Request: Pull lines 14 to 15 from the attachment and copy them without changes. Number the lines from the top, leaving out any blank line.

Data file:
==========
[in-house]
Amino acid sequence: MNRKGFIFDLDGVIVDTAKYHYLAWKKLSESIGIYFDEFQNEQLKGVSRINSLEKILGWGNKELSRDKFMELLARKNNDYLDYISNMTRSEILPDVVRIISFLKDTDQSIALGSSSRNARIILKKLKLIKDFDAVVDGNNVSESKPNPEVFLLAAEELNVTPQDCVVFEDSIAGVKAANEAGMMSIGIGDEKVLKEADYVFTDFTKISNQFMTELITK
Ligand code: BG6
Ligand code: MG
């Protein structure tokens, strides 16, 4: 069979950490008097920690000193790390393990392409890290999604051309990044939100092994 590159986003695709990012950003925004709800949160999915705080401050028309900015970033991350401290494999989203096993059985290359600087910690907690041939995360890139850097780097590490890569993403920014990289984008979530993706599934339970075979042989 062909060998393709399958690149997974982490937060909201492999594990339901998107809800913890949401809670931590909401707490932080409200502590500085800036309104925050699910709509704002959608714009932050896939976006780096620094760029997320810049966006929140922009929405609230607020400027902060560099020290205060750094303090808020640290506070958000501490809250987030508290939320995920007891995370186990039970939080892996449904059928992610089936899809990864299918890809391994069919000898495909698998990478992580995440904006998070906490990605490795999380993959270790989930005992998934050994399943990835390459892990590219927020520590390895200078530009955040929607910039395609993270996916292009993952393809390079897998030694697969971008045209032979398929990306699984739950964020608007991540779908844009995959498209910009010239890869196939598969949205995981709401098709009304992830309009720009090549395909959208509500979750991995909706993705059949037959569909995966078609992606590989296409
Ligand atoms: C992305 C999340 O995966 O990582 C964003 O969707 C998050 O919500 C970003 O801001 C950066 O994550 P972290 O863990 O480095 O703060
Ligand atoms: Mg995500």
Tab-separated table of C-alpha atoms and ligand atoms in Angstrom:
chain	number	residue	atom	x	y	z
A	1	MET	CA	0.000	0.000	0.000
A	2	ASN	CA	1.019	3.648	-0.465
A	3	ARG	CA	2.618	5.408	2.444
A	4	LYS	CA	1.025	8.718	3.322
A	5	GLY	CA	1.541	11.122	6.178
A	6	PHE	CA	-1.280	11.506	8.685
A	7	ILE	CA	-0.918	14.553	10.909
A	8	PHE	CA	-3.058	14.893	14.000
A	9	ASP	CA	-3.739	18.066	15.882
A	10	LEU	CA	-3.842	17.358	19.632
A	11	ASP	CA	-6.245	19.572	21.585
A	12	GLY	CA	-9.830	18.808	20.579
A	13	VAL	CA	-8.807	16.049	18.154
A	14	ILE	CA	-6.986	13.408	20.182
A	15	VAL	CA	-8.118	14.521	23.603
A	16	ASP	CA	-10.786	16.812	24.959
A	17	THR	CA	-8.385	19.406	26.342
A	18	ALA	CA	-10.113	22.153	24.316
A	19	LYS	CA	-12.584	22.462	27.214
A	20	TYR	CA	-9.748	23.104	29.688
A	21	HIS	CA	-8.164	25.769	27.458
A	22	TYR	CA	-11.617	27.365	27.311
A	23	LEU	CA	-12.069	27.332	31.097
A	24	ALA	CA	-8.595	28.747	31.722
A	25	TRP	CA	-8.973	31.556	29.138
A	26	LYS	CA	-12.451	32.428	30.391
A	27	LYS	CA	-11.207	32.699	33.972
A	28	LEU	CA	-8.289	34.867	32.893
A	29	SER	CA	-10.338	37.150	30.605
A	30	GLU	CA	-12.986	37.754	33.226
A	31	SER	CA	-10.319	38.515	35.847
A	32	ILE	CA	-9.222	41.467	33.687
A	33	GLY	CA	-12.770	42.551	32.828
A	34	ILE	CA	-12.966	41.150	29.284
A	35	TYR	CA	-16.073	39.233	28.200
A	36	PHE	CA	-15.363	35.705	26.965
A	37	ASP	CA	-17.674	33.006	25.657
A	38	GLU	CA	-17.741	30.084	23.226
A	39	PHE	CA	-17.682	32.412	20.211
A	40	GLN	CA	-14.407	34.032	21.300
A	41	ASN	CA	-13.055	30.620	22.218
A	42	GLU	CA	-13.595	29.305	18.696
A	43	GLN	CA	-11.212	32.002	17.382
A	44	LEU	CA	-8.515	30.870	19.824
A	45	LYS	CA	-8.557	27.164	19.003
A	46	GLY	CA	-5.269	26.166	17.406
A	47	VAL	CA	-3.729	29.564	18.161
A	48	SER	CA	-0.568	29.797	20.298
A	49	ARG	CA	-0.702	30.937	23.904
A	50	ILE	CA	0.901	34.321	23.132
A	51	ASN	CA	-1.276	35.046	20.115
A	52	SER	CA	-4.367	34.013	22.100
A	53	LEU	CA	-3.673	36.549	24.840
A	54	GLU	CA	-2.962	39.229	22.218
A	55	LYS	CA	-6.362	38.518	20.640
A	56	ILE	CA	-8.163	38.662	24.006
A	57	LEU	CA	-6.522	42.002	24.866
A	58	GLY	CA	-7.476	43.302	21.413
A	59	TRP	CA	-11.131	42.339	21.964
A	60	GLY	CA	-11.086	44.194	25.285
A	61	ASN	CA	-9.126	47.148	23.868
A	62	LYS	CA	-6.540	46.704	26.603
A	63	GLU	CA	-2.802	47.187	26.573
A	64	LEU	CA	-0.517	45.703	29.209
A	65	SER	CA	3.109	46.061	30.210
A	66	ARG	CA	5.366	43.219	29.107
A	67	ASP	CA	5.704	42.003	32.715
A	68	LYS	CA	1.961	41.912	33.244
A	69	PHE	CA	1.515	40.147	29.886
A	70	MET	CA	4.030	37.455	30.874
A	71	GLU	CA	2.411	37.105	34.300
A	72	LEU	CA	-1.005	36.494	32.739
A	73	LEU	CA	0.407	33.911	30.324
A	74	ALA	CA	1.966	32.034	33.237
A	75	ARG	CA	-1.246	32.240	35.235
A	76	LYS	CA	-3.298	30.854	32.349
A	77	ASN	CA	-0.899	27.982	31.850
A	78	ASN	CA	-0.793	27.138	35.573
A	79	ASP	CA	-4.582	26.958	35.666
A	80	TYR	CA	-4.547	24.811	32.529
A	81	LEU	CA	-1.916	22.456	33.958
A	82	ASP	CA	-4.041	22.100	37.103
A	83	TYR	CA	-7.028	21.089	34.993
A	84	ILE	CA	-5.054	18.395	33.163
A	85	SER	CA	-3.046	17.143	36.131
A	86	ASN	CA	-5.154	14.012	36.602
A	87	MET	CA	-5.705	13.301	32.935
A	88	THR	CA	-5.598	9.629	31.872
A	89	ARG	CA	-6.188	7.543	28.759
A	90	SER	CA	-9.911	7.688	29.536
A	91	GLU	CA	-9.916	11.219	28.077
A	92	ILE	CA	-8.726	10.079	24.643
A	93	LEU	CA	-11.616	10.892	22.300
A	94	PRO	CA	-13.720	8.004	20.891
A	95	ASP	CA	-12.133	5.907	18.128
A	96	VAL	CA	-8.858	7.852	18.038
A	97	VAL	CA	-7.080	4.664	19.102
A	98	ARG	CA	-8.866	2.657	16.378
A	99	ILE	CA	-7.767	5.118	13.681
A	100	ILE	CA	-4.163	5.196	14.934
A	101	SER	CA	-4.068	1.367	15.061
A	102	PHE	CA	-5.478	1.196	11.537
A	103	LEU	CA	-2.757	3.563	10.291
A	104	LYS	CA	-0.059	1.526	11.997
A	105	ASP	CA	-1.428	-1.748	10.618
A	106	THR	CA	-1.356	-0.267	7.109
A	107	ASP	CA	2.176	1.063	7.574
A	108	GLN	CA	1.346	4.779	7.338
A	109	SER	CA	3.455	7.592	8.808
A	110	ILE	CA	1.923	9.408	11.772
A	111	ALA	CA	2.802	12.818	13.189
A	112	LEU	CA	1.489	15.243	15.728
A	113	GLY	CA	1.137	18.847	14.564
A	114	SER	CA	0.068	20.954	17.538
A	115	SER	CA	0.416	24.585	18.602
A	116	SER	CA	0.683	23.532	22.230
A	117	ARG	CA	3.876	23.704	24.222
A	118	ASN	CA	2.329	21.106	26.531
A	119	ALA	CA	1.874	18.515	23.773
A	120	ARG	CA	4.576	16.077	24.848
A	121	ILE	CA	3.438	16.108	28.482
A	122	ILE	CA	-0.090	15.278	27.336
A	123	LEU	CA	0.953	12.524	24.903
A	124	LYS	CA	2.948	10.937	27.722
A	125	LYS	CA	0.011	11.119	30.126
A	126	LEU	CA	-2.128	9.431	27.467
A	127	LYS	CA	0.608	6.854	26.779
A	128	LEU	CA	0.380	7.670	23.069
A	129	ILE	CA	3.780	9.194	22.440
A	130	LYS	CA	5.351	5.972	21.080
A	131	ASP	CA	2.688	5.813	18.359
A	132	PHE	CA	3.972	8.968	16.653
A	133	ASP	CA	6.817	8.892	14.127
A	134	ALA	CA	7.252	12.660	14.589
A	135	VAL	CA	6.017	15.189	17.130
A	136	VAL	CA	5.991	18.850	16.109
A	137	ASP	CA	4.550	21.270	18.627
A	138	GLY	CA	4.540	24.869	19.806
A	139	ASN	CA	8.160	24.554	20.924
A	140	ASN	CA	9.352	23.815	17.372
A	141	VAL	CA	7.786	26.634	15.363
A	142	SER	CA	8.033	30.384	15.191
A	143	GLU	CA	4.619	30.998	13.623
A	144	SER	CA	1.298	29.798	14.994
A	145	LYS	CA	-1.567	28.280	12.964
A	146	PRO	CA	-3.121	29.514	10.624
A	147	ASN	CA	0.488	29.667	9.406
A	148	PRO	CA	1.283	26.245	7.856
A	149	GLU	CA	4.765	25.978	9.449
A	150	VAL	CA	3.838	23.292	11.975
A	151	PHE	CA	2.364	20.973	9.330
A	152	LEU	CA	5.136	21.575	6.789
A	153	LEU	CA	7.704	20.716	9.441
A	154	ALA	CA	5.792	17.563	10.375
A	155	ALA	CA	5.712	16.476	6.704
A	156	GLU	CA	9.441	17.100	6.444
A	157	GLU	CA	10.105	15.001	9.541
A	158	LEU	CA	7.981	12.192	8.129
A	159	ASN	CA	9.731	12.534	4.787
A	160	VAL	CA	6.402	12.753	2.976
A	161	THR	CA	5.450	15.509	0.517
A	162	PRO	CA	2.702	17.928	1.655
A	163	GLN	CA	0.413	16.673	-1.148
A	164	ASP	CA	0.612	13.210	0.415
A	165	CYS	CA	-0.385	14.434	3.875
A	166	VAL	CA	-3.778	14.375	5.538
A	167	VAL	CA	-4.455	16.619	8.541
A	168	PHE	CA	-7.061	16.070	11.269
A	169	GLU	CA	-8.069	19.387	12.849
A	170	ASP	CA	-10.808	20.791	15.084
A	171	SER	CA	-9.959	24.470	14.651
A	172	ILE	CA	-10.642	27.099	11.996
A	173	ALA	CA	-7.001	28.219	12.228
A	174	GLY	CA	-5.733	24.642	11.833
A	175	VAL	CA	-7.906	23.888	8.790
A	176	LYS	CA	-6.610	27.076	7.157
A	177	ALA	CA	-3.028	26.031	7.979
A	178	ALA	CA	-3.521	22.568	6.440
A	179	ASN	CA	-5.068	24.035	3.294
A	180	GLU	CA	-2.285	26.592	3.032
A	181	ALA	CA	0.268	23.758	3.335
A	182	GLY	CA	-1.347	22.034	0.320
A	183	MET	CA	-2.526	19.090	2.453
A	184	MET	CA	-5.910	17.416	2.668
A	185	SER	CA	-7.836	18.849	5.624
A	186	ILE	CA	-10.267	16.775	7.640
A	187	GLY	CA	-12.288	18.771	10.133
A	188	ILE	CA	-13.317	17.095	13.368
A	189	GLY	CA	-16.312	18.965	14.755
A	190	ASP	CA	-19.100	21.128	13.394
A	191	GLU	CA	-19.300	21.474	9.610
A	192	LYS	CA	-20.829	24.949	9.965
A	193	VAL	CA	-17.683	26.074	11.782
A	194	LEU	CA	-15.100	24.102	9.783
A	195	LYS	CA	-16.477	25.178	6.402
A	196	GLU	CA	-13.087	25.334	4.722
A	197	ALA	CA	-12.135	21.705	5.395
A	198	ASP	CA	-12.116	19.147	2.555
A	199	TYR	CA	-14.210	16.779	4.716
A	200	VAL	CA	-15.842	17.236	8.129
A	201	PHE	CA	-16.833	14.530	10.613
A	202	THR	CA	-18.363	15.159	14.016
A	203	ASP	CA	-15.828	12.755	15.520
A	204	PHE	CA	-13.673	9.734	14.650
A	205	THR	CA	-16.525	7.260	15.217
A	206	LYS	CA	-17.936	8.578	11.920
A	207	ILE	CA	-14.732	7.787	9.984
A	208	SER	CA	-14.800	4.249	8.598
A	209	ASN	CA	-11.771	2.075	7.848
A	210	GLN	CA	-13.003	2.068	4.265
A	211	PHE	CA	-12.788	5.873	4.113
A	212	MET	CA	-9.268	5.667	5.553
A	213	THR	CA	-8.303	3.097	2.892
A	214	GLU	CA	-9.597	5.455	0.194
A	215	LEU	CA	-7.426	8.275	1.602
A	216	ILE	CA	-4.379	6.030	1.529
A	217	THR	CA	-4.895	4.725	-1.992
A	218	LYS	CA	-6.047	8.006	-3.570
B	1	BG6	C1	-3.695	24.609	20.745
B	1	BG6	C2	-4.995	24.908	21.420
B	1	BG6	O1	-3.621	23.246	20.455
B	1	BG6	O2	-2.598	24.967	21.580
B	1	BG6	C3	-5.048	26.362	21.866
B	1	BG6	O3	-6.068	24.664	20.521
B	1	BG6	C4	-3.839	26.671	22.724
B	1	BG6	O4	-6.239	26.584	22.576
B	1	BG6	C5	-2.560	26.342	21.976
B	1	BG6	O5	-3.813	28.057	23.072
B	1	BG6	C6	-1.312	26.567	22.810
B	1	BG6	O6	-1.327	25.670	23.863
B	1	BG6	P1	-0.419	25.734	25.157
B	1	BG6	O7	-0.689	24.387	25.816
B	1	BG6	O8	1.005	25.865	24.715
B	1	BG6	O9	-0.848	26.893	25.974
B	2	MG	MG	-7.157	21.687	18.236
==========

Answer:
A	5	GLY	CA	1.541	11.122	6.178
A	6	PHE	CA	-1.280	11.506	8.685